If The Grid were a friend — and it seems like it’s aiming to be – it would be the one who grabs this and that from their closet, adds a colorful scarf and a thrift shop bracelet to create a near perfect effect.
Pleasingly jumbled at first glance, the whole look is deceivingly harmonious and smart, supported by a design grid that might be 7 columns, 5 columns or somewhere in between, but is always in the neighborhood of hip.
A small-format entertainment weekly, The Grid is a wait-for-a-date publication – full of quick reads, alternative story forms, and engaging infographics – ideal for the coffee shop or bar. It might easily make you forget to look at your phone.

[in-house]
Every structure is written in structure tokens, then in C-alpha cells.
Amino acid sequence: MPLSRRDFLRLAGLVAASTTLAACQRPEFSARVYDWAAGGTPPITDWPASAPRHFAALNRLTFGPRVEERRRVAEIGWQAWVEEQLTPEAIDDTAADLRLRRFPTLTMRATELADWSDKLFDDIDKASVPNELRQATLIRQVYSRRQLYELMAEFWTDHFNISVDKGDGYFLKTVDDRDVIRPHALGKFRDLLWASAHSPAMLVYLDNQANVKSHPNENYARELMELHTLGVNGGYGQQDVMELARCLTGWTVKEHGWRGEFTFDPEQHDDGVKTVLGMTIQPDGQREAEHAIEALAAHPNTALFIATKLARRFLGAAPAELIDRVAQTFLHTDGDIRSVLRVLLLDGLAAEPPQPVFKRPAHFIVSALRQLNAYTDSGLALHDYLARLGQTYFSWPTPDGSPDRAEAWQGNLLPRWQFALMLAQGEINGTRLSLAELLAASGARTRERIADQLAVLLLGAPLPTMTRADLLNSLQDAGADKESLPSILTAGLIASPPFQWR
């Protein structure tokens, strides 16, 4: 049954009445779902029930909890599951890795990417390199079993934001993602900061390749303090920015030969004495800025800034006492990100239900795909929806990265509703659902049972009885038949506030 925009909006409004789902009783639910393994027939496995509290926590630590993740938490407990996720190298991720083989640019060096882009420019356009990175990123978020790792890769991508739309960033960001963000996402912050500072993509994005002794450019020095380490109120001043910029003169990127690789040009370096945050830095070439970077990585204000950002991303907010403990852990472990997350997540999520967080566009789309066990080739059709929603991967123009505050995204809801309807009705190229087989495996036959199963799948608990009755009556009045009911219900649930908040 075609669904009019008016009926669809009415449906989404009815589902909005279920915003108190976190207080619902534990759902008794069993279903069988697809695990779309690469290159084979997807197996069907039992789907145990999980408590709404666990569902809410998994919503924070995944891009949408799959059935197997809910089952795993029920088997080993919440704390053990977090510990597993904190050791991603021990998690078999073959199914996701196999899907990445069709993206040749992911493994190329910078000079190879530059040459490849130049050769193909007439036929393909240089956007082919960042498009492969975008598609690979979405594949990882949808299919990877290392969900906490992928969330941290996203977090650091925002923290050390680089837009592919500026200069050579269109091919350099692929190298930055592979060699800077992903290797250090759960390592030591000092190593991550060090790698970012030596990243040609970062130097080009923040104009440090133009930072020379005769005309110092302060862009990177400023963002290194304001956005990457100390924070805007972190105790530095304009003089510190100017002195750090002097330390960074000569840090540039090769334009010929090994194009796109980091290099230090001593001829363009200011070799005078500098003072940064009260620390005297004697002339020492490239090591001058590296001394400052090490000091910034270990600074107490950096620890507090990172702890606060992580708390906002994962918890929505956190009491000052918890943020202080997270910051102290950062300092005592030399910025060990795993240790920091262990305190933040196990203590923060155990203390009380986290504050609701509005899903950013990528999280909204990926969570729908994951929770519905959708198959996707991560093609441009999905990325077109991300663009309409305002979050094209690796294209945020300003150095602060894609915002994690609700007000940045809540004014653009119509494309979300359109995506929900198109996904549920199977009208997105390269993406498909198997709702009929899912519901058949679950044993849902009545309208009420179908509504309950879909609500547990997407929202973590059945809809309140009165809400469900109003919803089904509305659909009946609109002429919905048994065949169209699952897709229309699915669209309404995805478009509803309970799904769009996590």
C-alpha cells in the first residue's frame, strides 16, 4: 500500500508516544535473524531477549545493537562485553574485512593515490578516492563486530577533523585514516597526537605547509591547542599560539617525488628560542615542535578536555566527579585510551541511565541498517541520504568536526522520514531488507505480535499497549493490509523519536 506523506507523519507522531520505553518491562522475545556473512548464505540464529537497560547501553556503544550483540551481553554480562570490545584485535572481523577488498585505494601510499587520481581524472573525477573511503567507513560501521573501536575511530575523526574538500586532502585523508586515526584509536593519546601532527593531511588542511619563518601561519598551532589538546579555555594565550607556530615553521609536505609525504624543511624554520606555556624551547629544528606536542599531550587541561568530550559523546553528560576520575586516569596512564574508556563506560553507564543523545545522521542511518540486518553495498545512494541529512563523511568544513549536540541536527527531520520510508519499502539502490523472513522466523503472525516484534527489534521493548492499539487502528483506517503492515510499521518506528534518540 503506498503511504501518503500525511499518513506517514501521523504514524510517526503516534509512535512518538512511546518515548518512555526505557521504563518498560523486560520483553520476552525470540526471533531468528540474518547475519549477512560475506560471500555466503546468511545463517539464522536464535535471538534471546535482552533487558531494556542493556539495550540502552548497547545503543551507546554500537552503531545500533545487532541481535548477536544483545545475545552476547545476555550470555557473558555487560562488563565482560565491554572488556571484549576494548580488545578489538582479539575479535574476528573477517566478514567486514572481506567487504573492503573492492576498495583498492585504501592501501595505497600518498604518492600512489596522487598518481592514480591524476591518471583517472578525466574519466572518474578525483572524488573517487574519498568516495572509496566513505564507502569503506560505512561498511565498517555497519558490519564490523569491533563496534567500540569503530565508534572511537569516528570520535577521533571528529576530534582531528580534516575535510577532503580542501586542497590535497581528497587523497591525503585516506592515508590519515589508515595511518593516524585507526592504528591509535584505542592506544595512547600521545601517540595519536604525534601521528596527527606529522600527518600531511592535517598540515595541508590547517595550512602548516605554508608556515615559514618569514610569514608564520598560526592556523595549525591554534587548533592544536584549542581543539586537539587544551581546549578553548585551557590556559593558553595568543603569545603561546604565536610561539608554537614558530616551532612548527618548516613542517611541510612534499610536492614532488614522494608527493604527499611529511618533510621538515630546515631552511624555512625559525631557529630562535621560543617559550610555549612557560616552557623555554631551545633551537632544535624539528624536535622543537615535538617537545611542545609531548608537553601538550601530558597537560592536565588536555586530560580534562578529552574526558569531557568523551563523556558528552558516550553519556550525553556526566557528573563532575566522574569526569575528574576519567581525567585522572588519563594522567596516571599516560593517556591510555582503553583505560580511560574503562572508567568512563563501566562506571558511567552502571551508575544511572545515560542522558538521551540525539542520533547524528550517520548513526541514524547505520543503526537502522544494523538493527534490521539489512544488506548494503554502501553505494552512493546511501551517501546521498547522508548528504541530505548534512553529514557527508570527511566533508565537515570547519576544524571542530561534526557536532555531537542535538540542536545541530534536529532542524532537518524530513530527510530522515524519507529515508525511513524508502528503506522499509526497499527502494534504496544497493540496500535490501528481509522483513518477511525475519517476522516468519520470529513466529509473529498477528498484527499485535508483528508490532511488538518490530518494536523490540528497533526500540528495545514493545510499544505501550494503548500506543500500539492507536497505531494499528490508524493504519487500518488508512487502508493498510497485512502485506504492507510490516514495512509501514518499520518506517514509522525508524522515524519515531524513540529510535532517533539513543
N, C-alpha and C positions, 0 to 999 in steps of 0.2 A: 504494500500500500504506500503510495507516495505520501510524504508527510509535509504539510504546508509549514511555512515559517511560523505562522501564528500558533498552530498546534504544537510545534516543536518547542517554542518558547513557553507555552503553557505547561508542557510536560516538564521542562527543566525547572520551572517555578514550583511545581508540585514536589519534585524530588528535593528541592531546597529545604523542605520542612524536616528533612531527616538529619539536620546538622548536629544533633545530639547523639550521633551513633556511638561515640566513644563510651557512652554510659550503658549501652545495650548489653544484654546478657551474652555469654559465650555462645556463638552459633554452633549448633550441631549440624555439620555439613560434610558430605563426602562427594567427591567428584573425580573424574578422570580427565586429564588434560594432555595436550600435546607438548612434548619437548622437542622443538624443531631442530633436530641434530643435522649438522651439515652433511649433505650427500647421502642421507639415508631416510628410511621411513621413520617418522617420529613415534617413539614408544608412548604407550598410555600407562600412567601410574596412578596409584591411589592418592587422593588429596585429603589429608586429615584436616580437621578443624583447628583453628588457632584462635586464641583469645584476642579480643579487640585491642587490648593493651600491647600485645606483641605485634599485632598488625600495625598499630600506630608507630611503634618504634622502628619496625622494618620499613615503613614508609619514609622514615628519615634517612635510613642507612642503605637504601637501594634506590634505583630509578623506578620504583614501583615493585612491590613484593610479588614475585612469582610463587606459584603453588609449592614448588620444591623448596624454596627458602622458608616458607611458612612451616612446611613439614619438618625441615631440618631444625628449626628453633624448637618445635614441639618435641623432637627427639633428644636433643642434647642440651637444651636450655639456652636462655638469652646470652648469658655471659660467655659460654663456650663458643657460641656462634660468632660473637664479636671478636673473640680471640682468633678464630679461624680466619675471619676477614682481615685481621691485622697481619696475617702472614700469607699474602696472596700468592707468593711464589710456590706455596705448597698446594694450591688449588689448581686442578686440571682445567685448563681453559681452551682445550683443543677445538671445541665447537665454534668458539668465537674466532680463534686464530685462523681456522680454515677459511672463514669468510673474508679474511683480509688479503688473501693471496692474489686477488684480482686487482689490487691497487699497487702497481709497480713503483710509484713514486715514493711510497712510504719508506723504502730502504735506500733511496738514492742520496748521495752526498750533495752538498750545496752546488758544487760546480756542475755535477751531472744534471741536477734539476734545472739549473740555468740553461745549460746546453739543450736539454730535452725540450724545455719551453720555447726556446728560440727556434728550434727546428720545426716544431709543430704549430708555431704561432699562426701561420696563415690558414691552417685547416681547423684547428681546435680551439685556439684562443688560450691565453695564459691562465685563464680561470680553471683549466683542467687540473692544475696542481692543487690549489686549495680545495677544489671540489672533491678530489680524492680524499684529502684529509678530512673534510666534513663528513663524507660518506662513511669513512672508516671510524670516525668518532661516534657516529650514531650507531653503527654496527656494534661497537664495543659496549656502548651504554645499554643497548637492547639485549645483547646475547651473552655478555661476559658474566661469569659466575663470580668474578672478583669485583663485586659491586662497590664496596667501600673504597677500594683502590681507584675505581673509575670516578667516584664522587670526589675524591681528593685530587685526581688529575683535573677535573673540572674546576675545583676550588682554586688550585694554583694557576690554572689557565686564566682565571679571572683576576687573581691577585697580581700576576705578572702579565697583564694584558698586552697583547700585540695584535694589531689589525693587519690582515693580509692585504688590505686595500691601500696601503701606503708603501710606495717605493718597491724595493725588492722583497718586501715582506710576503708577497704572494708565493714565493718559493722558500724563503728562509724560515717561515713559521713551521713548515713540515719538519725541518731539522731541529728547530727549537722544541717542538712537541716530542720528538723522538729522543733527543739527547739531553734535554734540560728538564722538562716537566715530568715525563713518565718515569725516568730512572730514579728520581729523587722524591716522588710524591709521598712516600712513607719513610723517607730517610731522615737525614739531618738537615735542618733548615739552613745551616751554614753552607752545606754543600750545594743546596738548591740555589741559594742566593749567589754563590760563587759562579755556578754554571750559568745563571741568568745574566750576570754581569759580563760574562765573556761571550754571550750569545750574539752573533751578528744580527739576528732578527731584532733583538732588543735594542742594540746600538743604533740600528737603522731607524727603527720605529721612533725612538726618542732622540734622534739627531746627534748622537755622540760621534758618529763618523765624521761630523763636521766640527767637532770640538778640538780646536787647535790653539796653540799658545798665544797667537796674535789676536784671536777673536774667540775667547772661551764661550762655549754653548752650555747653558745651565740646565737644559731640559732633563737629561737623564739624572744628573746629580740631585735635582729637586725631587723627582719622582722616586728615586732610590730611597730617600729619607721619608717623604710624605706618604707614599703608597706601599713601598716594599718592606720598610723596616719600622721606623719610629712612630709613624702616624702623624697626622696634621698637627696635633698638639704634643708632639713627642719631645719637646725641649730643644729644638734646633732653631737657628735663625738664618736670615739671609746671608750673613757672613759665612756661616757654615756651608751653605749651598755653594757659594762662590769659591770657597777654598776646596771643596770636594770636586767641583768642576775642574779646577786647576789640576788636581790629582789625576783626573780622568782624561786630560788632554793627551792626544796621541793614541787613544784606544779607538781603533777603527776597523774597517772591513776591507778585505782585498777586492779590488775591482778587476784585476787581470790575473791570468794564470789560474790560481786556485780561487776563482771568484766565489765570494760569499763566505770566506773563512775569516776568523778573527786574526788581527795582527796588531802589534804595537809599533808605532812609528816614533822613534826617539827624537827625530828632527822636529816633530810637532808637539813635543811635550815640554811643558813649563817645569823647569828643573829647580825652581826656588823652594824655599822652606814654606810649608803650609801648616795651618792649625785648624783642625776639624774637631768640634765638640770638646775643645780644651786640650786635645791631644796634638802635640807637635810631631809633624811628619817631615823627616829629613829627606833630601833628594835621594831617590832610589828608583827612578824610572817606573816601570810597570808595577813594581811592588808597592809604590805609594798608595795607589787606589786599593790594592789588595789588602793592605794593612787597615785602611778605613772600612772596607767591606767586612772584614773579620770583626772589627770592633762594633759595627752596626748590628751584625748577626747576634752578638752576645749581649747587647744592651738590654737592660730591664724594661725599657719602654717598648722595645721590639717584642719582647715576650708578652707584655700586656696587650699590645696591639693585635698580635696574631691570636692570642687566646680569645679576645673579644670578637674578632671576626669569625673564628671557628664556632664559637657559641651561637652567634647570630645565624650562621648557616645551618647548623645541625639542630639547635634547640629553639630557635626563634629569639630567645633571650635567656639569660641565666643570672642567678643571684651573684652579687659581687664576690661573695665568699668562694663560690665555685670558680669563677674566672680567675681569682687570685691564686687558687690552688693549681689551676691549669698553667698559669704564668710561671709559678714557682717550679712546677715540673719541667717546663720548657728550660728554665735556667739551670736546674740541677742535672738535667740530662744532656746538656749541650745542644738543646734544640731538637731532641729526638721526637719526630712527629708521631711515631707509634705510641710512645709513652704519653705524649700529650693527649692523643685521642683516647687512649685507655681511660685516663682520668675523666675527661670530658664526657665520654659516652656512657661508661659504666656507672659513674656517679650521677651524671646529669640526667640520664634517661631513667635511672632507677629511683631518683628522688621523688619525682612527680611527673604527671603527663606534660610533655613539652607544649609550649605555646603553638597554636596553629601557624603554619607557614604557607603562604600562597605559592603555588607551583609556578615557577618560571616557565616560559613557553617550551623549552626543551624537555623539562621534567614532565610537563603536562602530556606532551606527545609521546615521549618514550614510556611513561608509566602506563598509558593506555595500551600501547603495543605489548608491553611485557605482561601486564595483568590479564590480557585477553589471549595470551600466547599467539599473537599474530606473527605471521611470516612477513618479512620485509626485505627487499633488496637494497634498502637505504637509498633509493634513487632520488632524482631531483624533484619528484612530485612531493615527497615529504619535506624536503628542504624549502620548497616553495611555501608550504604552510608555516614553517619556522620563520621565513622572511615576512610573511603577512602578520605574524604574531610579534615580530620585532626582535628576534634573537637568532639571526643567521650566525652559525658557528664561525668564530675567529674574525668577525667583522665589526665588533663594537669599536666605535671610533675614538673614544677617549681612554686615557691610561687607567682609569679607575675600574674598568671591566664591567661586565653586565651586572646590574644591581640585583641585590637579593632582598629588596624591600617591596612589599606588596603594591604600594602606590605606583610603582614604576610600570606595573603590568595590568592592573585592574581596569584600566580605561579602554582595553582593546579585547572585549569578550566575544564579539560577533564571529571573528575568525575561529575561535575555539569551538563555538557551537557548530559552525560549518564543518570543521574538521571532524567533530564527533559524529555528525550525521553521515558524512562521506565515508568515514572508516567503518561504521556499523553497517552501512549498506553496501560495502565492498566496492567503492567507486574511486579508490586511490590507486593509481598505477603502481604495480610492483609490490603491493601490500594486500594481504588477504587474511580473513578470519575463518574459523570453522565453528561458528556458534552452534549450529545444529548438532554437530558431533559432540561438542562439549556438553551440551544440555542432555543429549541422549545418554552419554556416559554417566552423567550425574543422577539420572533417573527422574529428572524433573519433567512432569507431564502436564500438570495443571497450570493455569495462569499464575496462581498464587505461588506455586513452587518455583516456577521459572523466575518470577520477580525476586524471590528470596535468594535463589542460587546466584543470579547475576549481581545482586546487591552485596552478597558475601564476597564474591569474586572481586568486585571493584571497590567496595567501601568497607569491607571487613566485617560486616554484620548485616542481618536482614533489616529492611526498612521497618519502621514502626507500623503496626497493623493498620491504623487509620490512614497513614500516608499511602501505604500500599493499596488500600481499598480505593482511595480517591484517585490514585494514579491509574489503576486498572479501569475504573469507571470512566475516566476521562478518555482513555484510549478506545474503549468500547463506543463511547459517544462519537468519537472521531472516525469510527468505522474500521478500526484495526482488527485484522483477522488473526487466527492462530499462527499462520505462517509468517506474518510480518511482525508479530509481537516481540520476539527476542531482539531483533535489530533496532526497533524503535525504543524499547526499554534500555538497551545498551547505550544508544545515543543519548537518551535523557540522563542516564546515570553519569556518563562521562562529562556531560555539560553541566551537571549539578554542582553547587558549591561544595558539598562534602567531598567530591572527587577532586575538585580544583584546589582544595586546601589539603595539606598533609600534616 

The Grid also offers more traditional fare but does not couple it with staid layout. Knowing and wise in its news presentation, it makes creative use of black space (yes, we mean black) as well as white. Whether it is offering relief from a fact-packed news story – with a color-wheel graphic of 10 minutes at a Toronto council meeting or a Venn diagram in neon colors about what Toronto chefs are putting into tacos – The Grid’s use of color is likely one of the primary elements that sets it apart in the reader’s mind.
But don’t let the eye candy fool you. The Grid’s use of color to shock, surprise and entertain is secondary to its mission – to inform.
Beneath the attitude and fun on its covers and throughout, there is real information about Toronto’s neighborhoods, its food trends, its politics and more.
Like a good friend, The Grid is perched next to the reader, ready to share funny and useful insider information about life in Toronto.
Track 21 years of news design history: See all the winners from the general competition in the SND Competition Database